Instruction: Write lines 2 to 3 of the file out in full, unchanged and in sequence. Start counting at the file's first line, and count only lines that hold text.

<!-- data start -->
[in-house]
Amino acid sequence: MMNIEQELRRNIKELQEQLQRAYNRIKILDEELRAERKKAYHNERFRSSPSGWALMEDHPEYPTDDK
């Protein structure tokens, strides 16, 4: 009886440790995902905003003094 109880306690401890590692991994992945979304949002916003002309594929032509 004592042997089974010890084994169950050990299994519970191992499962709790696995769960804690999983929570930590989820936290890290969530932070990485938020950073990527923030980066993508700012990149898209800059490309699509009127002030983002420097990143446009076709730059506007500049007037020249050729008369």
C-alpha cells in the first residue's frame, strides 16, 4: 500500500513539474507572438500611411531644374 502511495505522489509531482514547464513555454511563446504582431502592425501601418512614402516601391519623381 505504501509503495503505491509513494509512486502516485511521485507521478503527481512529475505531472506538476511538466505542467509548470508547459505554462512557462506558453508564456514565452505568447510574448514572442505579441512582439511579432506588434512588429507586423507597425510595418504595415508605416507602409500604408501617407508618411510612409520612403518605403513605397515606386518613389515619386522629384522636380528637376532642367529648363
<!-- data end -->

Amino acid sequence: MMNIEQELRRNIKELQEQLQRAYNRIKILDEELRAERKKAYHNERFRSSPSGWALMEDHPEYPTDDK
């Protein structure tokens, strides 16, 4: 009886440790995902905003003094 109880306690401890590692991994992945979304949002916003002309594929032509 004592042997089974010890084994169950050990299994519970191992499962709790696995769960804690999983929570930590989820936290890290969530932070990485938020950073990527923030980066993508700012990149898209800059490309699509009127002030983002420097990143446009076709730059506007500049007037020249050729008369």